Eleanor Collins, who turned 100 on Thursday is pictured Monday in her home in Surrey, B.C. (Ben Nelms/CBC)

Canada’s First Lady of Jazz turns 100

Eleanor Collins turns 100 today.

Not bad for someone who spent much of her life in the sometimes insane and very often topsy-turvy world of show biz.

Among many, many other things Collins is a jazz singer.

How good?

In 2014, at the age of 95, she was invested into The Order of Canada for her work as “a supremely talented vocalist who changed the face of race relations in mid-20th Century Vancouver–and consequently became a civic leader and pioneer in the development of British Columbia’s music industry.”

She is also a broadcasting pioneer.

In 1955, she became the first black woman to host her own television variety show in North America with the CBC’s The Eleanor Show.

A year earlier, she had broken new ground by starring on CBC Vancouver’s Bamboula: A Day in the West Indies, which became the first Canadian television show with a mixed race cast.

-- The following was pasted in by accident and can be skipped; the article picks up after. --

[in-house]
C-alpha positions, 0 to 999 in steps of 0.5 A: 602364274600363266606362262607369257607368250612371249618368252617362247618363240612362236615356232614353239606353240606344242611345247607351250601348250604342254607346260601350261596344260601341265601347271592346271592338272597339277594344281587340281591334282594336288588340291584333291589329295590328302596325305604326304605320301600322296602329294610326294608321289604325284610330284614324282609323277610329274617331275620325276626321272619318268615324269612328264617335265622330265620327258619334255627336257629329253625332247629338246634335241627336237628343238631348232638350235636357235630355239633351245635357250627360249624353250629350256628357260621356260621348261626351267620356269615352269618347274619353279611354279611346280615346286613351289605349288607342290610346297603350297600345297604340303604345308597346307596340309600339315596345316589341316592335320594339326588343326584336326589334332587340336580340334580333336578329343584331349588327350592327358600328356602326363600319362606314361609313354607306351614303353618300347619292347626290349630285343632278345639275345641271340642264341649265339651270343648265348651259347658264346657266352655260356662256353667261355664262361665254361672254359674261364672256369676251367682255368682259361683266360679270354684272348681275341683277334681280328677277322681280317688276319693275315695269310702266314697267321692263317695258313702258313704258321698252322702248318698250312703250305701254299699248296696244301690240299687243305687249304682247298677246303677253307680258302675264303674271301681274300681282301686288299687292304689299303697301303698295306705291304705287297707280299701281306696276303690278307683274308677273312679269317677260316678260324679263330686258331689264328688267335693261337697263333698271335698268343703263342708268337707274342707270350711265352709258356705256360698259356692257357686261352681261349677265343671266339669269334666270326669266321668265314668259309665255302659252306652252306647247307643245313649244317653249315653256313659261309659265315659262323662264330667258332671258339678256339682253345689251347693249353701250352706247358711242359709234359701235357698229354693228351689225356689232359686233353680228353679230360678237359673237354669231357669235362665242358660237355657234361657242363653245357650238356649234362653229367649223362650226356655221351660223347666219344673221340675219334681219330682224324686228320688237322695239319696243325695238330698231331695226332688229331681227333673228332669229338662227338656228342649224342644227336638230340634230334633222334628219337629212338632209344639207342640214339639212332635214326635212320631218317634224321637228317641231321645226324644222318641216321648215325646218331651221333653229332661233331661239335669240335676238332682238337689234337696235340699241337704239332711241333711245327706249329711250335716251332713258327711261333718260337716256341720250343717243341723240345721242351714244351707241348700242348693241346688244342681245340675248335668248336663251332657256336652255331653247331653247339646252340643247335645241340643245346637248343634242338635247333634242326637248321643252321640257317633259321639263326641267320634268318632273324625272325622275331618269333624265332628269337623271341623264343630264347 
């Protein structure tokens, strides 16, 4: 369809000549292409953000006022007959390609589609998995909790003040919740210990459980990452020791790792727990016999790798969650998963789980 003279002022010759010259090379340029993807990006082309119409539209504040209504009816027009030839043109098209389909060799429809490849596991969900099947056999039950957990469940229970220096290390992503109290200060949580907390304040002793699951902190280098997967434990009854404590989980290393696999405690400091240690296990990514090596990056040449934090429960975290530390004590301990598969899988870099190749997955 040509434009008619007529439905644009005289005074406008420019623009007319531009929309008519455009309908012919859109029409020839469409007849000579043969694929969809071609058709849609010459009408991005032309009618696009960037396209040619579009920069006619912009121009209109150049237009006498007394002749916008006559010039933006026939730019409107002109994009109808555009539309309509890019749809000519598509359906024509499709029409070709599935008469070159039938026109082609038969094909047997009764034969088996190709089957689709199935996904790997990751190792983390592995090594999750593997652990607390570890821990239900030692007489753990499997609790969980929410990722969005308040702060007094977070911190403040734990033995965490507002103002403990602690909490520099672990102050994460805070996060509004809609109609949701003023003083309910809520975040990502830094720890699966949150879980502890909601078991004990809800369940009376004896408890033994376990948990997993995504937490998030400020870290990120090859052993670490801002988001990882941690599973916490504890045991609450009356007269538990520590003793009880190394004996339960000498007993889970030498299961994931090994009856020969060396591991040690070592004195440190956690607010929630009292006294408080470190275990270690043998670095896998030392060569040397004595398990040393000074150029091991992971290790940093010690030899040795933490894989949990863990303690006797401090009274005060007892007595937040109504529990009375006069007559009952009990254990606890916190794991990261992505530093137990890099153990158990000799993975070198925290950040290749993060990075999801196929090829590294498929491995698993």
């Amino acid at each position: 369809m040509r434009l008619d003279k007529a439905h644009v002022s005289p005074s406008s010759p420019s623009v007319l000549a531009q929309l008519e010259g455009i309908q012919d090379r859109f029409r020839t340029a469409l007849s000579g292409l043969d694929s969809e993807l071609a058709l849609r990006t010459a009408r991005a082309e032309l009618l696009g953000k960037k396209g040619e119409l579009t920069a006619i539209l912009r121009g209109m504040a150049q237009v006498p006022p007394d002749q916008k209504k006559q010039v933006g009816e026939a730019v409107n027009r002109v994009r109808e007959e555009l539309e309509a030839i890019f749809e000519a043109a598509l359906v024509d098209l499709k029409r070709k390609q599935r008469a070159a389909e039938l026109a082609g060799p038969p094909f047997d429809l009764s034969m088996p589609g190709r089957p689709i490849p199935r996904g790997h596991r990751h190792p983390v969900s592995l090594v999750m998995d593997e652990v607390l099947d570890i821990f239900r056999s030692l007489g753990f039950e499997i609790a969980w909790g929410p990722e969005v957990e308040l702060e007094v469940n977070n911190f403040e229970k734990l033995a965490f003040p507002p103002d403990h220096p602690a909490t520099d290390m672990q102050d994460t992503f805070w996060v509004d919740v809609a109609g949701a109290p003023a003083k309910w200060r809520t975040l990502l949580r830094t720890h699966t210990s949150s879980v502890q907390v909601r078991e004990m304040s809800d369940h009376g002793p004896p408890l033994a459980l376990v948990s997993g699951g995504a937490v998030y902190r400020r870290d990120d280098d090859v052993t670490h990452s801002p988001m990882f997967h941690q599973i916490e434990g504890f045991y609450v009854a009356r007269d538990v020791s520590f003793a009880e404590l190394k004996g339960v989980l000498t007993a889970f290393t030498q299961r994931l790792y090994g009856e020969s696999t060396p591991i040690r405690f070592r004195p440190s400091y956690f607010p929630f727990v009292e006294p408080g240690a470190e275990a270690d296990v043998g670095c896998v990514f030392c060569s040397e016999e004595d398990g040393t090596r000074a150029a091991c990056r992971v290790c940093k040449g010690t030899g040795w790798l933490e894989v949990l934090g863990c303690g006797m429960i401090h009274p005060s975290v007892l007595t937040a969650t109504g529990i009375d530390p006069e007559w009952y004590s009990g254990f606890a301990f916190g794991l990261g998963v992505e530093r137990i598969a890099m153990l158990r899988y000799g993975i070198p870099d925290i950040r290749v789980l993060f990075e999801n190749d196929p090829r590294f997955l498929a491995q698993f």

Through it all, she and her late husband Richard, with whom she was married for 70 years, raised four children.

She says they could have moved to the U.S. but preferred to stay in Canada.

“I haven’t had anything but pure blessings,” she says.

Eleanor Collins and Richard (Dick) Collins were married for 70 years. They had four children. (Franz Lindner/CBC)

Born and raised in Edmonton, she moved to British Columbia in the 1930s.

Currently, she’s in the city of Surrey, where she still does her own shopping, cooking and driving.

“The Eleanor Show” premiered in 1955, becoming the first nationally broadcast television series with a black host. (CBC Still Photo Collection)

And how exactly does she do it?

She has a mantra, she says–just take it one day at a time.

A still from a television program airing on Aug. 14, 1963. (CBC/Franz Lindner)

“That’s the thing that my mother said to me a long time ago,” she told the CBC’s Roshini Nair earlier this week.

“She said, ‘my dear you just take one day at a time. Do the best you can that day and just keep moving…And it’s the best advice one could give one.'”

Governor General David Johnston and Collins in 2014 when she was invested as Member of the Order of Canada at Rideau Hall in Ottawa. (Fred Chartrand/Canadian Press)

As for now and the future?

“I still believe in chasing dreams and placing bets, but I have learned that all you give is all you get,” she says.

“There’s life after 100…I want to give it all I’ve got.”

With files from CBC (Roshini Nair)

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